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قراءة كتاب Psychotherapy

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‏اللغة: English


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دار النشر: Project Gutenberg
الصفحة رقم: 5

neighbor in a purposive way, and may yet in the next moment consider from a causal standpoint how these emotions of his are perhaps affected by his fatigue or by some glasses of wine, or by a hereditary disposition, or by a suggestion; in short, at one time I look out for the meaning of the emotion as a part of the expression of a self, and at another time for the structure and appearance of the emotion as a part of a causal chain of events. In both directions I can go on with entire consistency, and there cannot be any part of inner experience which cannot be fully brought under either point of view. How far we have a right to mix the two standpoints in practical life, we shall carefully examine; but it is clear that if we want to understand the true meaning of the study of inner life, we have no longer any right carelessly to mix the two standpoints without being conscious of their fundamental difference. We must understand exactly what the aim of the one and of the other is, and where each has its particular value; science certainly has no right to throw together such different views of life. And now this may be said at once: the causal view only is the view of psychology; the purposive view lies outside of psychology.

Such a separation does not at all aim to indicate that the one view is more important than the other, or that the one has more scientific dignity than the other; both yield us truth, and both may be carried from the simplest and most trivial observations of daily life to the highest elaborations of scholarship. To those who are inclined to give all value and all credit only to the strictly psychological view, it may be replied at once that surely our most immediate life experience is carried on by the non-psychological attitude. If we love our family and like our friends, and deal with the man of the street, we are certainly moving in a world of purposive reality. We try to understand each other, to agree and to disagree, to be in sympathy and antipathy, without asking how those volitions and feelings and ideas of other people are built as mental structures, and from what causes they arose; we are satisfied to understand what they mean. In the same way with ourselves. We live our lives by hinging them on our aims and purposes and ideas, and do not ask ourselves what are the causes of our attitudes and of our thoughts.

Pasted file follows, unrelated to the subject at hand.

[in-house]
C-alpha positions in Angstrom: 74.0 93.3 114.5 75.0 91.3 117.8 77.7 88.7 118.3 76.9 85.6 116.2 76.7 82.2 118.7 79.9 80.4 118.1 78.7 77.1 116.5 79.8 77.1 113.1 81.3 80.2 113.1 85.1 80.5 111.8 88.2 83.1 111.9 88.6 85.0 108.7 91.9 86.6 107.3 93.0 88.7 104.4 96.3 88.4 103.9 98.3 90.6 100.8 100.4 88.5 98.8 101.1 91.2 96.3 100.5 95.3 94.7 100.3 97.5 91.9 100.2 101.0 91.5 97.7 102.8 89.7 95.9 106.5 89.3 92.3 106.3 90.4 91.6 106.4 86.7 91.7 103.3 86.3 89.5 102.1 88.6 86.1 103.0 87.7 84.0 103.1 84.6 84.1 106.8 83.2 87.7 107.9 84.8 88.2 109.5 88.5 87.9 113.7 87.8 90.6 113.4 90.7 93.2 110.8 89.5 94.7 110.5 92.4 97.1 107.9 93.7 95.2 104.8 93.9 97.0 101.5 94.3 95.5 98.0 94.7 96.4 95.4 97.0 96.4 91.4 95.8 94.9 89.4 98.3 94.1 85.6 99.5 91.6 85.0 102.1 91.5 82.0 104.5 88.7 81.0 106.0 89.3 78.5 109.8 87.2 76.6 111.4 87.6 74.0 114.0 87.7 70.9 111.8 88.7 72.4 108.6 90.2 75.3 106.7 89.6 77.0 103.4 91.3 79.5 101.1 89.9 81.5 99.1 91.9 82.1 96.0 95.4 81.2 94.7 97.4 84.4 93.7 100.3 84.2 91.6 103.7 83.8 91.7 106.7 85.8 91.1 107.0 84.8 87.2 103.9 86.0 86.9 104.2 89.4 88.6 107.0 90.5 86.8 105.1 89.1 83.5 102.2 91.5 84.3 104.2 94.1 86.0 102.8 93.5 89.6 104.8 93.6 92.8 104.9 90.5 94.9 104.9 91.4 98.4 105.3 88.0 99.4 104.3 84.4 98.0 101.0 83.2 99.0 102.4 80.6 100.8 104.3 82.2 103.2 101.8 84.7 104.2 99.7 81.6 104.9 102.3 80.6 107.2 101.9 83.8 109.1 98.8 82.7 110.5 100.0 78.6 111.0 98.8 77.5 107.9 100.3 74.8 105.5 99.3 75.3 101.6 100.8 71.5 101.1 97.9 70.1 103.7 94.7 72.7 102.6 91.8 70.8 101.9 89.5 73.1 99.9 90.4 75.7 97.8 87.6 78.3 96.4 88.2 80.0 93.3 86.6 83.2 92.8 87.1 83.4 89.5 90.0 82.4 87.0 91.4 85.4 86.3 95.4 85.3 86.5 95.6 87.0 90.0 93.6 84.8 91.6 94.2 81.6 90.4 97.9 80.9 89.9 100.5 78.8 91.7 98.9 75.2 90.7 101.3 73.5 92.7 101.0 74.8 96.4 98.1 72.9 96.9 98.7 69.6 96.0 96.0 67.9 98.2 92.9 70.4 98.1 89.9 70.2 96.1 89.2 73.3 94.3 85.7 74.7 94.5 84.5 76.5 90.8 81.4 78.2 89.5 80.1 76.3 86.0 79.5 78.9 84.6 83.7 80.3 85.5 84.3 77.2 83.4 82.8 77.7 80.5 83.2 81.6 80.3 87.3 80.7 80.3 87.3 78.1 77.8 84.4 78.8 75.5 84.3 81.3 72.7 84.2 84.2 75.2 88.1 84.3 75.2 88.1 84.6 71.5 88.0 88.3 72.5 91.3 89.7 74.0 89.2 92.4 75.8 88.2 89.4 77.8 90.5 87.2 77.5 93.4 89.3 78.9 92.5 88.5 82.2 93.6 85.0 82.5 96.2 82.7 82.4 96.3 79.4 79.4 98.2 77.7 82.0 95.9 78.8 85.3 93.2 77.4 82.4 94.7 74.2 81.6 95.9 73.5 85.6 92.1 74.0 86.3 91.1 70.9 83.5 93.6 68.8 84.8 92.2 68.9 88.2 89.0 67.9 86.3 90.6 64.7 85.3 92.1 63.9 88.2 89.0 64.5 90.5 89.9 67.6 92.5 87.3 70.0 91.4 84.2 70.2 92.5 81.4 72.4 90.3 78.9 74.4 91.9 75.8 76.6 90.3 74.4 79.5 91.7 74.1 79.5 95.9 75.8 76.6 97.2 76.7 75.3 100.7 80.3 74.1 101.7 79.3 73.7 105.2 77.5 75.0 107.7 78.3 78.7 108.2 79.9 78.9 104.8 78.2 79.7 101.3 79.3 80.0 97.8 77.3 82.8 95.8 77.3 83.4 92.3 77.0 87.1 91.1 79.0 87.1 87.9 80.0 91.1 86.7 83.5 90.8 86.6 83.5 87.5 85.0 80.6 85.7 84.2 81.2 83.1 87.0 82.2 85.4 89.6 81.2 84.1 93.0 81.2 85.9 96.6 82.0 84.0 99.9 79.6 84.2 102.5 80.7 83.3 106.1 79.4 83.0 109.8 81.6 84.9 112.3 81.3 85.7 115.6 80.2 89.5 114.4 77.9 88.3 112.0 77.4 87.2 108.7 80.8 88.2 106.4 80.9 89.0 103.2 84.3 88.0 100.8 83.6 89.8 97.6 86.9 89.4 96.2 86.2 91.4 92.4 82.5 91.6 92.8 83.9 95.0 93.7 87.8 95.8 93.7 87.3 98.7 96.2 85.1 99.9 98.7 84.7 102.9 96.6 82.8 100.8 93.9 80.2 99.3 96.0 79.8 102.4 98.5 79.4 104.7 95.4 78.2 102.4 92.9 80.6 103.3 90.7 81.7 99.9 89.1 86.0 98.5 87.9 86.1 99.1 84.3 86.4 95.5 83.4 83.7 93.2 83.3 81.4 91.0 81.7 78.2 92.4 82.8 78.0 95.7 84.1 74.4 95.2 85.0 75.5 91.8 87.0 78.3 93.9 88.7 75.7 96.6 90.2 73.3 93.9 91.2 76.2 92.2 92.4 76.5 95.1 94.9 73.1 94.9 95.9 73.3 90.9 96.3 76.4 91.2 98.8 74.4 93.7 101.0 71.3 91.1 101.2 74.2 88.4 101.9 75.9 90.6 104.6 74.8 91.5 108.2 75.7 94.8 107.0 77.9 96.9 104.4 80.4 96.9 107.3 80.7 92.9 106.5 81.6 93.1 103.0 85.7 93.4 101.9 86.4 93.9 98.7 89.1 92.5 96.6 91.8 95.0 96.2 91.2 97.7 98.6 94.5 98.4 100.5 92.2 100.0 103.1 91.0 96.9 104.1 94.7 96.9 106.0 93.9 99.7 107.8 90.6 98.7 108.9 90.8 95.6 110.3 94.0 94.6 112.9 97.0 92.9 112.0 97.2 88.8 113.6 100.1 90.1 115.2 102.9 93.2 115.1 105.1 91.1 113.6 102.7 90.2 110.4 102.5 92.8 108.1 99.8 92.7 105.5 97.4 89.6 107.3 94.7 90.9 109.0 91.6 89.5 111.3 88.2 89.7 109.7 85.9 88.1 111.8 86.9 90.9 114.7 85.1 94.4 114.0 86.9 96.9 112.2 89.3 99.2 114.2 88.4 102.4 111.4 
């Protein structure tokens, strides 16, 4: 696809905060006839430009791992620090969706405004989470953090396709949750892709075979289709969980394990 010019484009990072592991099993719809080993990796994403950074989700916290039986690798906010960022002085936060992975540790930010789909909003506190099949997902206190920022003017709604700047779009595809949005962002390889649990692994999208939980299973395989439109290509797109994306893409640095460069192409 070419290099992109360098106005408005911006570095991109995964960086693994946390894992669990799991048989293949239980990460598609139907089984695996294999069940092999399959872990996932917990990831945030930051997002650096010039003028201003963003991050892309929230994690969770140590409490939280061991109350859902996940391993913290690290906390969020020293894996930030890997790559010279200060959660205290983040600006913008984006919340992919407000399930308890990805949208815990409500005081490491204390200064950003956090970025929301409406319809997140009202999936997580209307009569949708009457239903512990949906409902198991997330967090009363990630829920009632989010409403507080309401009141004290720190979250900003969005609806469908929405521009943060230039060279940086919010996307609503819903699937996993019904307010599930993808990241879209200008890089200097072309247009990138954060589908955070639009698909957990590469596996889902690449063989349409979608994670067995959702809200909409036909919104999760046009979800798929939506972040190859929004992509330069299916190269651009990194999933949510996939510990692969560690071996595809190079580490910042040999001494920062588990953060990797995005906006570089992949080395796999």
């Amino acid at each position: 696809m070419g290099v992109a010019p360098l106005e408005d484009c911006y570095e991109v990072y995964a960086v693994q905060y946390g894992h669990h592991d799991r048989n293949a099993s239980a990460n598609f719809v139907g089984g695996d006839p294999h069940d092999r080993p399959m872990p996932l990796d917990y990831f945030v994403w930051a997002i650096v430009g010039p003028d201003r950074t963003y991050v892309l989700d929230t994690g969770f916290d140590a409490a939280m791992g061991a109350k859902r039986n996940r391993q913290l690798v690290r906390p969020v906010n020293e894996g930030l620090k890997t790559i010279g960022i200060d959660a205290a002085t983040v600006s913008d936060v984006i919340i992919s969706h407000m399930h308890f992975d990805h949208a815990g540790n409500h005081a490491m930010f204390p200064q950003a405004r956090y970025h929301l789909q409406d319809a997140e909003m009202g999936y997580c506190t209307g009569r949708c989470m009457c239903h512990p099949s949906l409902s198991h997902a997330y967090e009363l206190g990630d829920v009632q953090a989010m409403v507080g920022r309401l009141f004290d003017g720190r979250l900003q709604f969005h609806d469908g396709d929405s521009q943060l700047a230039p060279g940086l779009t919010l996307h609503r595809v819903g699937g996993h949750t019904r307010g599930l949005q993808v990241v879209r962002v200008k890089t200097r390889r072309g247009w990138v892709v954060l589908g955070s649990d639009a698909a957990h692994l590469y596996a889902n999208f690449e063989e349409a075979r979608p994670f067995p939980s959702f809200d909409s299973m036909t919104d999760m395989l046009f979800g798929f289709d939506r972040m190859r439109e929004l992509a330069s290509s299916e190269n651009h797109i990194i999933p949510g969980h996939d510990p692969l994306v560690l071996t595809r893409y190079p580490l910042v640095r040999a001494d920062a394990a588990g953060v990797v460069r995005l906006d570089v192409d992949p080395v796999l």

This purposive view has in no respect to disappear if we move on from our personal intercourse to a scholarly study of reality. The historian, for instance, who tries to understand the will relations of humanity, is the more the true historian the more he sticks to this purposive view of man. The truth which he seeks is to interpret the personalities, to understand them through their attitudes, to make their will living once more, and to link it by agreement and disagreement, by love and hate, with the will of friends and enemies, groups and parties, nations and mankind. It is only a loose popular way of speaking, if this purposive analysis of a character is often called psychological. In a stricter sense of the word, it is not psychological. If the historian really were to take the psychological attitude, he would make of history simply a social psychology, seeking the laws of the social mind, and treating the individual, the hero, and the leader, merely as the crossing-point of psychological law. For such a psychological view the mental life of the hero would not be more important or more interesting than the mental life of a scoundrel, and the psychology of the king would not draw his interest more than the psychology of the beggar. The historian has to shape all that from an entirely different standpoint: his scientific interest depends upon the importance of men's attitudes and actions, and such importance refers to the world of purposes.